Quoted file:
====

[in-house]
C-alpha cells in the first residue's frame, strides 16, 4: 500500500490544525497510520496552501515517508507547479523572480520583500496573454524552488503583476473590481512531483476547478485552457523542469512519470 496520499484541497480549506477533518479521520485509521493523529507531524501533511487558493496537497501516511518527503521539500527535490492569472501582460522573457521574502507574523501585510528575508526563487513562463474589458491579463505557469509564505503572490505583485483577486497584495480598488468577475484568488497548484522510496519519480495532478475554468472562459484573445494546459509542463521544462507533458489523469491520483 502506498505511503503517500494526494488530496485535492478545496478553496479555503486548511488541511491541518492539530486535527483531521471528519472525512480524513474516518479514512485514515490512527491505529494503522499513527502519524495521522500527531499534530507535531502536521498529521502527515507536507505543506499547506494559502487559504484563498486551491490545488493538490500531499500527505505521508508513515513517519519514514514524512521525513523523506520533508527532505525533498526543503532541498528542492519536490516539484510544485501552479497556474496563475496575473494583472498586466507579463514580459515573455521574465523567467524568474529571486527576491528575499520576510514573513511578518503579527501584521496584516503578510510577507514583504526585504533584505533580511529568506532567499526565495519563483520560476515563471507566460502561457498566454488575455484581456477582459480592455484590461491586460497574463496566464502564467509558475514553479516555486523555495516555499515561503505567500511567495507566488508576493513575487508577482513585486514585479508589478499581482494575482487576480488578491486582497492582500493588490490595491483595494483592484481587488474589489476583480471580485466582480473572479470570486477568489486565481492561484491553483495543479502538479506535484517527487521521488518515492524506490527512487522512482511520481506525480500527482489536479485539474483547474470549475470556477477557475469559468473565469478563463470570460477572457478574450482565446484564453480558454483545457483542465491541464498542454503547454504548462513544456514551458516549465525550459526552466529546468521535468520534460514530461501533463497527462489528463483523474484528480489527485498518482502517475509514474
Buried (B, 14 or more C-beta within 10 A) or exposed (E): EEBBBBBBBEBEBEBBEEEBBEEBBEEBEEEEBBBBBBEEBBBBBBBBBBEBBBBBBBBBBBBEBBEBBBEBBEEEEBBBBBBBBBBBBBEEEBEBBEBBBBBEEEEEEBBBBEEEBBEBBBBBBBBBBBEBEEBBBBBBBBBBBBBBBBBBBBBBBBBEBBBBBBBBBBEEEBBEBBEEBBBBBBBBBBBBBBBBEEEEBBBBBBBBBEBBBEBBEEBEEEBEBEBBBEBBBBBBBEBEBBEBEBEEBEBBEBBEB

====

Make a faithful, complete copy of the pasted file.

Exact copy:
[in-house]
C-alpha cells in the first residue's frame, strides 16, 4: 500500500490544525497510520496552501515517508507547479523572480520583500496573454524552488503583476473590481512531483476547478485552457523542469512519470 496520499484541497480549506477533518479521520485509521493523529507531524501533511487558493496537497501516511518527503521539500527535490492569472501582460522573457521574502507574523501585510528575508526563487513562463474589458491579463505557469509564505503572490505583485483577486497584495480598488468577475484568488497548484522510496519519480495532478475554468472562459484573445494546459509542463521544462507533458489523469491520483 502506498505511503503517500494526494488530496485535492478545496478553496479555503486548511488541511491541518492539530486535527483531521471528519472525512480524513474516518479514512485514515490512527491505529494503522499513527502519524495521522500527531499534530507535531502536521498529521502527515507536507505543506499547506494559502487559504484563498486551491490545488493538490500531499500527505505521508508513515513517519519514514514524512521525513523523506520533508527532505525533498526543503532541498528542492519536490516539484510544485501552479497556474496563475496575473494583472498586466507579463514580459515573455521574465523567467524568474529571486527576491528575499520576510514573513511578518503579527501584521496584516503578510510577507514583504526585504533584505533580511529568506532567499526565495519563483520560476515563471507566460502561457498566454488575455484581456477582459480592455484590461491586460497574463496566464502564467509558475514553479516555486523555495516555499515561503505567500511567495507566488508576493513575487508577482513585486514585479508589478499581482494575482487576480488578491486582497492582500493588490490595491483595494483592484481587488474589489476583480471580485466582480473572479470570486477568489486565481492561484491553483495543479502538479506535484517527487521521488518515492524506490527512487522512482511520481506525480500527482489536479485539474483547474470549475470556477477557475469559468473565469478563463470570460477572457478574450482565446484564453480558454483545457483542465491541464498542454503547454504548462513544456514551458516549465525550459526552466529546468521535468520534460514530461501533463497527462489528463483523474484528480489527485498518482502517475509514474
Buried (B, 14 or more C-beta within 10 A) or exposed (E): EEBBBBBBBEBEBEBBEEEBBEEBBEEBEEEEBBBBBBEEBBBBBBBBBBEBBBBBBBBBBBBEBBEBBBEBBEEEEBBBBBBBBBBBBBEEEBEBBEBBBBBEEEEEEBBBBEEEBBEBBBBBBBBBBBEBEEBBBBBBBBBBBBBBBBBBBBBBBBBEBBBBBBBBBBEEEBBEBBEEBBBBBBBBBBBBBBBBEEEEBBBBBBBBBEBBBEBBEEBEEEBEBEBBBEBBBBBBBEBEBBEBEBEEBEBBEBBEB